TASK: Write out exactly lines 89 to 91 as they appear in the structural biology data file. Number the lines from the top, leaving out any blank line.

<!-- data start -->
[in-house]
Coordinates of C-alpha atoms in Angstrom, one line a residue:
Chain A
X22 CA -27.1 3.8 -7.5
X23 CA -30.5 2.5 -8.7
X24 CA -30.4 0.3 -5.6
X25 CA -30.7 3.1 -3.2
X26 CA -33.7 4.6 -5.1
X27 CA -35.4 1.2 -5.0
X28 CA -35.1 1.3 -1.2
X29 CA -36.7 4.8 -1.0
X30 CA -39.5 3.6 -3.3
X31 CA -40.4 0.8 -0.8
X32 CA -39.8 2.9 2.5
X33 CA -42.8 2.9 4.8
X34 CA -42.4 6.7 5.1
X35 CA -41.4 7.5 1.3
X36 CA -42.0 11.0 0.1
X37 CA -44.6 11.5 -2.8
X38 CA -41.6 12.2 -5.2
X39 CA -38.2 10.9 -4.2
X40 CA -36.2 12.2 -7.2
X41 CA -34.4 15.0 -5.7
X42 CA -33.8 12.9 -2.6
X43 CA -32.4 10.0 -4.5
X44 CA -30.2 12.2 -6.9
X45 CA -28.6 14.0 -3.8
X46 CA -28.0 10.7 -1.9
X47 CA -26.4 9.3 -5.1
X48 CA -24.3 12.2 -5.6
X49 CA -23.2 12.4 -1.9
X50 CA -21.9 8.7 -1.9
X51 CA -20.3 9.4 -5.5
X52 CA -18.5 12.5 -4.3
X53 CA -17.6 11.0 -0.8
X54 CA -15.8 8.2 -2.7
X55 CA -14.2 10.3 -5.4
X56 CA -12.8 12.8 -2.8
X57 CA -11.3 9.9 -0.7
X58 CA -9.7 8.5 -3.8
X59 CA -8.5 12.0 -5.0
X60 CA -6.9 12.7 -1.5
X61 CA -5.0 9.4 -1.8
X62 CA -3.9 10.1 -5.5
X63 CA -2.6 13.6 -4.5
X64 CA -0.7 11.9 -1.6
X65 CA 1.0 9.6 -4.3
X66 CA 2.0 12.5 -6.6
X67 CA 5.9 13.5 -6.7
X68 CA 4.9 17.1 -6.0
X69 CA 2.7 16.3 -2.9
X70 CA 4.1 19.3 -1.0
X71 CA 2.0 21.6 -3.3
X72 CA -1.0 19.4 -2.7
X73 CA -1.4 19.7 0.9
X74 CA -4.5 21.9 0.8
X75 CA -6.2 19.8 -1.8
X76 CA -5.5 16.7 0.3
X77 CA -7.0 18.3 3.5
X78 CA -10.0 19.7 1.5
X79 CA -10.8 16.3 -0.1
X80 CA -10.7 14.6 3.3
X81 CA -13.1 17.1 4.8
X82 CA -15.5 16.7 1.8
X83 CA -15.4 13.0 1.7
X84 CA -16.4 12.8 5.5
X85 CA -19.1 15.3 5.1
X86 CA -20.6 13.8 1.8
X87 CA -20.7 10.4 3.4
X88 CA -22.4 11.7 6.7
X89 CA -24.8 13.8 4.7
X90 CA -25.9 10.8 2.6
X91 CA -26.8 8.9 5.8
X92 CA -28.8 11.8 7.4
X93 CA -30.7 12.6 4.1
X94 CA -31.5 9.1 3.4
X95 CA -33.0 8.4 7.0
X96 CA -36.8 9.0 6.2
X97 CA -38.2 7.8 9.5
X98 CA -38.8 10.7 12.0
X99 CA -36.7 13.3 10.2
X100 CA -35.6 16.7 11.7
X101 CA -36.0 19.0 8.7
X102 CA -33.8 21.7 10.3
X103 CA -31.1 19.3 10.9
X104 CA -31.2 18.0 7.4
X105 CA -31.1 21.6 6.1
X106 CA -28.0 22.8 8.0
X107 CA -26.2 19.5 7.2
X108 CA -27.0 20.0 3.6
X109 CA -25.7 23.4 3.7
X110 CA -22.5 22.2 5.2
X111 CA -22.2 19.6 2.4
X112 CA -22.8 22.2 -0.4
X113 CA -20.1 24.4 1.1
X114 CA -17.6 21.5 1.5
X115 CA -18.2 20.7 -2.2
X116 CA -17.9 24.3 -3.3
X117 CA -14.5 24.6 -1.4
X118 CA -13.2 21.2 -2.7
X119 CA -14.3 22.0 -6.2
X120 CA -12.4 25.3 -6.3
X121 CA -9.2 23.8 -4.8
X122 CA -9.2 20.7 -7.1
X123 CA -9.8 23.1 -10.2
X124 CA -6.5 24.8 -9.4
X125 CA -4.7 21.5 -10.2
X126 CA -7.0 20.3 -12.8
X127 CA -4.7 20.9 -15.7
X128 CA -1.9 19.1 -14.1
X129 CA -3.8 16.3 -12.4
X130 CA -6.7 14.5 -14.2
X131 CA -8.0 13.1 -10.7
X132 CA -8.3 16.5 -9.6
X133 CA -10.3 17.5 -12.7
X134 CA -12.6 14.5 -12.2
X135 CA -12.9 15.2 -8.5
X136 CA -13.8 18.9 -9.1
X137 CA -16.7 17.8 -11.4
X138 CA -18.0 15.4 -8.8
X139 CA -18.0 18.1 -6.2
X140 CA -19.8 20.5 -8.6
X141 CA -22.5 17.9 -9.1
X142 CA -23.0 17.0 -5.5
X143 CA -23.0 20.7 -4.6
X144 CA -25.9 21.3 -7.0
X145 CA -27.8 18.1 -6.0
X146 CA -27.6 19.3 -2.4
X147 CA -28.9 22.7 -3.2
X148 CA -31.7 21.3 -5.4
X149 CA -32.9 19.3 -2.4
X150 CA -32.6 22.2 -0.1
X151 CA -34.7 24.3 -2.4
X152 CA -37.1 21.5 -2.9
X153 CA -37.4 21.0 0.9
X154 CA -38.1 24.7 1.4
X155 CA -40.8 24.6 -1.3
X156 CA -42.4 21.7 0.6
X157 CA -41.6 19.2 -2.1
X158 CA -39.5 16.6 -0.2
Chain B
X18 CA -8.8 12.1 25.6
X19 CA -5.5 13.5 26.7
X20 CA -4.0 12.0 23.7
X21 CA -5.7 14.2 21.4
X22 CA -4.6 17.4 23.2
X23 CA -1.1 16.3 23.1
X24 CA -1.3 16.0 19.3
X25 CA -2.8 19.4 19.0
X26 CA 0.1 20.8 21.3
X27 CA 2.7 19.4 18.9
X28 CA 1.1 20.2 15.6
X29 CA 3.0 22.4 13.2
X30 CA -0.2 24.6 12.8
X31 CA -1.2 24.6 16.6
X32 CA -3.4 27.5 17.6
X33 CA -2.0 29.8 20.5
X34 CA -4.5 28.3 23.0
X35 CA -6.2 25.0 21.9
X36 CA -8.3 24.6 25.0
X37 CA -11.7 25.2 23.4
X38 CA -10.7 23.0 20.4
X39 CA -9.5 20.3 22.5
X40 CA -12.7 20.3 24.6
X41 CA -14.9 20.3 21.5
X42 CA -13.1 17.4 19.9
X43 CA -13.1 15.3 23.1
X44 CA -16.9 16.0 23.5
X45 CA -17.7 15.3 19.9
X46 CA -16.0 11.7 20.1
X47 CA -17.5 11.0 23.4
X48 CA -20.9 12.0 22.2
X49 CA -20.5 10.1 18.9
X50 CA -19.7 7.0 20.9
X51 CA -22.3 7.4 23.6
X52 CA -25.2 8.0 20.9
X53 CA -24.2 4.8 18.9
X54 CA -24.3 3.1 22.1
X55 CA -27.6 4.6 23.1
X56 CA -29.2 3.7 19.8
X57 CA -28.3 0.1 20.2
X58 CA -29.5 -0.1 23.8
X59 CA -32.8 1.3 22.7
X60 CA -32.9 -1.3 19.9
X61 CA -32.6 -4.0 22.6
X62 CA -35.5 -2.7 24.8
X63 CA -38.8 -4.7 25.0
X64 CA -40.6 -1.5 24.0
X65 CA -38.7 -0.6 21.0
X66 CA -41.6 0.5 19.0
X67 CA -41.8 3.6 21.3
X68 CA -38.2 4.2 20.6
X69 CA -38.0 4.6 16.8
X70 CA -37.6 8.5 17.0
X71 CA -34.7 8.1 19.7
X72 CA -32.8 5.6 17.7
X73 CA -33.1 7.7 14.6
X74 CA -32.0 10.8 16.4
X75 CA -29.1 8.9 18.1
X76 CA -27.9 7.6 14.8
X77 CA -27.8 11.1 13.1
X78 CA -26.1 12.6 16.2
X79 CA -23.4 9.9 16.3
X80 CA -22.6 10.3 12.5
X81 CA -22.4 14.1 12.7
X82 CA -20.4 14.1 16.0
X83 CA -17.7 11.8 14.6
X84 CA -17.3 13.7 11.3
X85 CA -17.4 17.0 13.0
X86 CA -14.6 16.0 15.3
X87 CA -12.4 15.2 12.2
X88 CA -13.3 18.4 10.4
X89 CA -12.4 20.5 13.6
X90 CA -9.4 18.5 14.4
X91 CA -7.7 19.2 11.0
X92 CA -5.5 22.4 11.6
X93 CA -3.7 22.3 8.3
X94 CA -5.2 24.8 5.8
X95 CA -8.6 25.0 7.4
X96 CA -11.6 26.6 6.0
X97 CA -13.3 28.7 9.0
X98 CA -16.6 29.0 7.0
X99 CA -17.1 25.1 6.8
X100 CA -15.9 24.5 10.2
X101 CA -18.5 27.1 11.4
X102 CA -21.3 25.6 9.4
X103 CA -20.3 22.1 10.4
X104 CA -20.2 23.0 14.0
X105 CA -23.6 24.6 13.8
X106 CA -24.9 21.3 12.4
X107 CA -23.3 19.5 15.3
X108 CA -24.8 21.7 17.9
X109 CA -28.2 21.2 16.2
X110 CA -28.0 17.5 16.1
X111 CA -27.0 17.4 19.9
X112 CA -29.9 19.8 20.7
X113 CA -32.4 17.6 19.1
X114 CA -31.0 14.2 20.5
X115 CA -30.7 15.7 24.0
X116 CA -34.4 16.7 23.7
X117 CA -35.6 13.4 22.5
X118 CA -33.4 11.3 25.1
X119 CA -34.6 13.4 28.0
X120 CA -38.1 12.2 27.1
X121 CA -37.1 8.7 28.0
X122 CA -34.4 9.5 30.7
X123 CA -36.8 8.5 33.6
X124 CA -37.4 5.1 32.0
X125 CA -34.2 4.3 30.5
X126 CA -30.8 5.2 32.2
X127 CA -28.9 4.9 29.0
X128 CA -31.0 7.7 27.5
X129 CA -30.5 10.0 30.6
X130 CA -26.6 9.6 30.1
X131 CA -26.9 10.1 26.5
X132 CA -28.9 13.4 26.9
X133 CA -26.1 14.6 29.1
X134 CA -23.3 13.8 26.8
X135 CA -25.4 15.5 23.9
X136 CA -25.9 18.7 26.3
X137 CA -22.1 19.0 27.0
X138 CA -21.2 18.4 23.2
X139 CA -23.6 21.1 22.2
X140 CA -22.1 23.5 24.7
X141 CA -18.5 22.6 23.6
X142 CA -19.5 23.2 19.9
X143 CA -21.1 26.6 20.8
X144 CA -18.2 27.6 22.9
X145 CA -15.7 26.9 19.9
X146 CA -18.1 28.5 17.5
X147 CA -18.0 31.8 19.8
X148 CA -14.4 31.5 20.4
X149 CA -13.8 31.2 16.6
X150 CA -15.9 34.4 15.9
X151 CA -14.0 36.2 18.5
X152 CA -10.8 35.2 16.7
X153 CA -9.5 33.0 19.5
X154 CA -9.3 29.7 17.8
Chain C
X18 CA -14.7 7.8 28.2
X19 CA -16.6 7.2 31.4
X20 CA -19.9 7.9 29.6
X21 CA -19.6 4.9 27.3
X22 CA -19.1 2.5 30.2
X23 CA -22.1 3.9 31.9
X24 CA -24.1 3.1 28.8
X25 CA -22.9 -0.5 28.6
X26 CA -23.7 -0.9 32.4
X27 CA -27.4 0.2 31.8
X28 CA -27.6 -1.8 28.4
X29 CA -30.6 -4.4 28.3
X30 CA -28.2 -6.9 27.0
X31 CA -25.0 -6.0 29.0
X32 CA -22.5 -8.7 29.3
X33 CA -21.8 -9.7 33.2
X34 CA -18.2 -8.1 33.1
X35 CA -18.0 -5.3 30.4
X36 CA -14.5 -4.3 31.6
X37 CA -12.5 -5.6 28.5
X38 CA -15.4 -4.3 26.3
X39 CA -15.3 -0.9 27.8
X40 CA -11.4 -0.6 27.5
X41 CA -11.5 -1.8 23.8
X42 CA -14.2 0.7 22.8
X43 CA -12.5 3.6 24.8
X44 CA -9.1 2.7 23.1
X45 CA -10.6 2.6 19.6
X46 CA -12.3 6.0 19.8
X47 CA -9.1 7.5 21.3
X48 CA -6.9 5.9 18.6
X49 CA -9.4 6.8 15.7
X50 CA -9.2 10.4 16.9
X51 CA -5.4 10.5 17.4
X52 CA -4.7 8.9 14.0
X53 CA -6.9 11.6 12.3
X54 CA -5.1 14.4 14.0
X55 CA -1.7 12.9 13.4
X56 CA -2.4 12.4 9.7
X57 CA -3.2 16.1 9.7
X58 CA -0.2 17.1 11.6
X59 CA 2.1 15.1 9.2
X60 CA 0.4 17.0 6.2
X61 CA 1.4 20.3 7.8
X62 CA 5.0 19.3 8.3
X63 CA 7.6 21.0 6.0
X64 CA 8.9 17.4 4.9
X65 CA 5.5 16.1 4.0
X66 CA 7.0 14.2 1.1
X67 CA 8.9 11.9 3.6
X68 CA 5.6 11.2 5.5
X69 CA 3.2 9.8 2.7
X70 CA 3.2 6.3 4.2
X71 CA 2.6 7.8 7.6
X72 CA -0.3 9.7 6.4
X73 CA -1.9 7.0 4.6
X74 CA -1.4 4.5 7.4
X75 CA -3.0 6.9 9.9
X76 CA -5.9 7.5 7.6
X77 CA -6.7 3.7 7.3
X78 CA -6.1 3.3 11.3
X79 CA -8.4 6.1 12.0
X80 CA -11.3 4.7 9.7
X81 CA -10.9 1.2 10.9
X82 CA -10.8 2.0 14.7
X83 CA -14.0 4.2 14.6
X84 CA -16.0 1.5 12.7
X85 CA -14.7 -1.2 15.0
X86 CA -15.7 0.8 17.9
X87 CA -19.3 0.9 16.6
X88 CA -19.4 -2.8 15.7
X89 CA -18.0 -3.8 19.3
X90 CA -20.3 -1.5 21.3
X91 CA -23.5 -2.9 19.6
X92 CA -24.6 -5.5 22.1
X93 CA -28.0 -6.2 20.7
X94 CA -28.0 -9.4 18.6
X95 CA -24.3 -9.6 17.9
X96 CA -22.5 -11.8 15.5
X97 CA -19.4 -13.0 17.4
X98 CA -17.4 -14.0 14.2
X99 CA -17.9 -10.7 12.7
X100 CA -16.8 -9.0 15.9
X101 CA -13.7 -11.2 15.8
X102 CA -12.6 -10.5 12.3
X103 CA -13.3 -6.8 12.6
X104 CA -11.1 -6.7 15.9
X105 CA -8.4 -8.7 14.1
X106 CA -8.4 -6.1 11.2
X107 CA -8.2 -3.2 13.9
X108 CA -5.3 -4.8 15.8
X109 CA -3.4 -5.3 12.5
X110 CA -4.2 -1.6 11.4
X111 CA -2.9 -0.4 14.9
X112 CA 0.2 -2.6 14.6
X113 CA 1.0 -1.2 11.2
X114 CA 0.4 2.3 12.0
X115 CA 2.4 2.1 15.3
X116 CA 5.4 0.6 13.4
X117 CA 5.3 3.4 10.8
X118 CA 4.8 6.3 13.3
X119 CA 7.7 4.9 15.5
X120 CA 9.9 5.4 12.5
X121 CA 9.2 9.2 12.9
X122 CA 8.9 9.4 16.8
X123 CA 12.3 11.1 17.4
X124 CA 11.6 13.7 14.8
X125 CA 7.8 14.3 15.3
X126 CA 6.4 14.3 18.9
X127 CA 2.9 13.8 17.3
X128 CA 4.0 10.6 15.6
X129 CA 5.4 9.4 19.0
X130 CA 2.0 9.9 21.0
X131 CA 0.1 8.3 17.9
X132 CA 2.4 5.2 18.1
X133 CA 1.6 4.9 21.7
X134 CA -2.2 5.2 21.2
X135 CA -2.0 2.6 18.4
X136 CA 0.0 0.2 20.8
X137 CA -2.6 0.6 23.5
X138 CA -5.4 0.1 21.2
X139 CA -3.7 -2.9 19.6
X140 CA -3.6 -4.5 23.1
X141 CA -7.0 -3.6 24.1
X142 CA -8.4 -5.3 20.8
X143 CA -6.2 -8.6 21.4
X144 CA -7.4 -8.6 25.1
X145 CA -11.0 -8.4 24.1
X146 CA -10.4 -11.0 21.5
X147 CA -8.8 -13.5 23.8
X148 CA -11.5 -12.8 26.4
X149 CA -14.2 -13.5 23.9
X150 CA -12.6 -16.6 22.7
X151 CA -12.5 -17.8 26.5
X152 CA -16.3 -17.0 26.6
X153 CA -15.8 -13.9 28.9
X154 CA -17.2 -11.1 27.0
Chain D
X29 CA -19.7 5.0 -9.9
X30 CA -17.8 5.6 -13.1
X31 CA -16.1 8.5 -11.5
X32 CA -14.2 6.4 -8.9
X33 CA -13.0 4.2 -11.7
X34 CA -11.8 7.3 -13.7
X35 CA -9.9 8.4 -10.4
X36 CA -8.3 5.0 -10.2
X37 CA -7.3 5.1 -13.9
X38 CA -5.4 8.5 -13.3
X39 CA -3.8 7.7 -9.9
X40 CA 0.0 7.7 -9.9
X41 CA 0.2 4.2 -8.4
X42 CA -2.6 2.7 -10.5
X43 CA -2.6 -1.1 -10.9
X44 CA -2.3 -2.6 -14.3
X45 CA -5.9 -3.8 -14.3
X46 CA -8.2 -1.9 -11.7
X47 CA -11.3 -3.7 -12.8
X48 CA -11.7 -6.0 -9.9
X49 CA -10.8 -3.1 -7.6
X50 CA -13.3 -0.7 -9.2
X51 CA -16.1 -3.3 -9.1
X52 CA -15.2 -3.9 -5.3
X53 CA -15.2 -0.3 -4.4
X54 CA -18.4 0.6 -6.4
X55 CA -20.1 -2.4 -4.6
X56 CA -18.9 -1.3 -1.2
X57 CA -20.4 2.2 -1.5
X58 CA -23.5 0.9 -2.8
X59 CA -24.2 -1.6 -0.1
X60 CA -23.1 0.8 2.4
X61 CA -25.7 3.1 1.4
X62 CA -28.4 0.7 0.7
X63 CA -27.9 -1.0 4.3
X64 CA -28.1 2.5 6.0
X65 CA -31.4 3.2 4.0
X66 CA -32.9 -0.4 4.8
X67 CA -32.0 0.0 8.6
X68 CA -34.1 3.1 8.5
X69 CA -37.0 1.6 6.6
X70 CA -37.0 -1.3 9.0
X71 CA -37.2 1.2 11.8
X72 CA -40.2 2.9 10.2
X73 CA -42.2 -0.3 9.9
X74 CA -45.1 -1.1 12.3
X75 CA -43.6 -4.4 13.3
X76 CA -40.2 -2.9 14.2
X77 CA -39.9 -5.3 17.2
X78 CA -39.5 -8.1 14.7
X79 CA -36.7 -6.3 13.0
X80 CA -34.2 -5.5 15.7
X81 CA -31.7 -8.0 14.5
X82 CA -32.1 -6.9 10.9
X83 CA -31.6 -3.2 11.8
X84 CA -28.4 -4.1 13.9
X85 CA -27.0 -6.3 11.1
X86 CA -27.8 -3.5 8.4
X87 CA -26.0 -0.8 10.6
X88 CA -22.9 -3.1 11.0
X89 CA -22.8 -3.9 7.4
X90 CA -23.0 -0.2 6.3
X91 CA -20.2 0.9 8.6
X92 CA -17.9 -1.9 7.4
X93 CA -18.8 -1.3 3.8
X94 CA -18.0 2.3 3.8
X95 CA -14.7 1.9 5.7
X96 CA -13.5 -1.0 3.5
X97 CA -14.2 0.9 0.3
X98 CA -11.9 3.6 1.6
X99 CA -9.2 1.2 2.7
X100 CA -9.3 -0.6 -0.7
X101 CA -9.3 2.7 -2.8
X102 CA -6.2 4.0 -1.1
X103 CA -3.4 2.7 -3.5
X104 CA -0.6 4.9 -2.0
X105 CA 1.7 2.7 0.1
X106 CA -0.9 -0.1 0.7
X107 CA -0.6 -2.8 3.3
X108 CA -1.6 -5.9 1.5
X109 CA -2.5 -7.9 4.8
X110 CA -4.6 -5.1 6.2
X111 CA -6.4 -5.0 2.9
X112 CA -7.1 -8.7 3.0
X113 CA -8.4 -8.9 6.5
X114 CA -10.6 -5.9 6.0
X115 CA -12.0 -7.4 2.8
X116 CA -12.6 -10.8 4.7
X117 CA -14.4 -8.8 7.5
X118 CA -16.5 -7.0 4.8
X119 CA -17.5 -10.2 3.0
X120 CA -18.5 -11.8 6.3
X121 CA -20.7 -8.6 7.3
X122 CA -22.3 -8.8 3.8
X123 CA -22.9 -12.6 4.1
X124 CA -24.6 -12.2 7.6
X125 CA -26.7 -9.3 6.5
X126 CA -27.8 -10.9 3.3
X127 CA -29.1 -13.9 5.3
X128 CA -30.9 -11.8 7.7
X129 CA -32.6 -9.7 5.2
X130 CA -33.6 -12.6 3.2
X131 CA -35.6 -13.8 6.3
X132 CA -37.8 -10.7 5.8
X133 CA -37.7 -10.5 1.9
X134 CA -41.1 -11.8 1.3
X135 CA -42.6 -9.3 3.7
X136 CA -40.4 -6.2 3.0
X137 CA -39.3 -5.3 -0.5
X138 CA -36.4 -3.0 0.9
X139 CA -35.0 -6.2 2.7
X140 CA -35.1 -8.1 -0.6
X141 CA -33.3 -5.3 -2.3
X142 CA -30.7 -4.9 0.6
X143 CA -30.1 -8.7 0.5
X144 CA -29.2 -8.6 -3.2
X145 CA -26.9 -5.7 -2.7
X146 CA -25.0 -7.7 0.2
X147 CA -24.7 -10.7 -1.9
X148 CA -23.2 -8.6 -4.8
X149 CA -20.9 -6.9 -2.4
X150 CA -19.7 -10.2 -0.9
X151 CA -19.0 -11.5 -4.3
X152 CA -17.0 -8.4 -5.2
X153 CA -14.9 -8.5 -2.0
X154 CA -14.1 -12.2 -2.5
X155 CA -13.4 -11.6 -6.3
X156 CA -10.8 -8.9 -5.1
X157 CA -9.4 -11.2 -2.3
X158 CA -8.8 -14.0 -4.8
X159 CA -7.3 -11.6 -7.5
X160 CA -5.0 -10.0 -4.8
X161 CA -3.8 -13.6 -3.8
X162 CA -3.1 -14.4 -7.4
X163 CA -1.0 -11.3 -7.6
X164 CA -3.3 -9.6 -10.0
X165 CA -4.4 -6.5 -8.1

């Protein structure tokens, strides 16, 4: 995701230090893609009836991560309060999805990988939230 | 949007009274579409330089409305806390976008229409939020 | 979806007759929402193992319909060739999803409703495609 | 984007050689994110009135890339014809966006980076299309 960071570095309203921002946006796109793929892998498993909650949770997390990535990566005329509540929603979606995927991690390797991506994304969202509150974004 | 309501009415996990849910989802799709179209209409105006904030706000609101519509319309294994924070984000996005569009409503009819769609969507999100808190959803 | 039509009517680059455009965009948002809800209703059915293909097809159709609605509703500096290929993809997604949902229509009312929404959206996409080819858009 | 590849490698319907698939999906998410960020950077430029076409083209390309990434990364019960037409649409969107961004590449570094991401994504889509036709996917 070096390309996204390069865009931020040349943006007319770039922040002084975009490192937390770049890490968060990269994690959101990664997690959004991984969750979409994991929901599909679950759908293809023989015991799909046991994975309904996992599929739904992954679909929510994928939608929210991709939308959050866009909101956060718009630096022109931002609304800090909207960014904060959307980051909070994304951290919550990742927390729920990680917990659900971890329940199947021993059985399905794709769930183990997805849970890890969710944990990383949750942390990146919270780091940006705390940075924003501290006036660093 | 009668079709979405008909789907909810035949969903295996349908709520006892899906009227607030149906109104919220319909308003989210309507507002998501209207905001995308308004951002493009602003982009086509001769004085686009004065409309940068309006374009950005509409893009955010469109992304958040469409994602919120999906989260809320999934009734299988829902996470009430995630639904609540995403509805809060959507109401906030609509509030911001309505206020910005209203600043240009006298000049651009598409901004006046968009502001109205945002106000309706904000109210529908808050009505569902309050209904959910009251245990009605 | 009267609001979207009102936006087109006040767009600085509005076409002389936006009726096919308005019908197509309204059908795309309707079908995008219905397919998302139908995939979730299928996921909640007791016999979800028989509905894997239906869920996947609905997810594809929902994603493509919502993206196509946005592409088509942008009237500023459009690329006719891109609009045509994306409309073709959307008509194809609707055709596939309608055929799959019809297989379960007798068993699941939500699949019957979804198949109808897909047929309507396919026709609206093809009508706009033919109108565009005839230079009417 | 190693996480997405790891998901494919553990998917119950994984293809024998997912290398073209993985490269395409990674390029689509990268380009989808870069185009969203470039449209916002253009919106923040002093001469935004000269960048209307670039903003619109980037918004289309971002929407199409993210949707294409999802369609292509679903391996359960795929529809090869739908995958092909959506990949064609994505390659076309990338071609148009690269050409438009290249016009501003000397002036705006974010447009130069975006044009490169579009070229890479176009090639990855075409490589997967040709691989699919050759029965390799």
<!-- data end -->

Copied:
X107 CA -26.2 19.5 7.2
X108 CA -27.0 20.0 3.6
X109 CA -25.7 23.4 3.7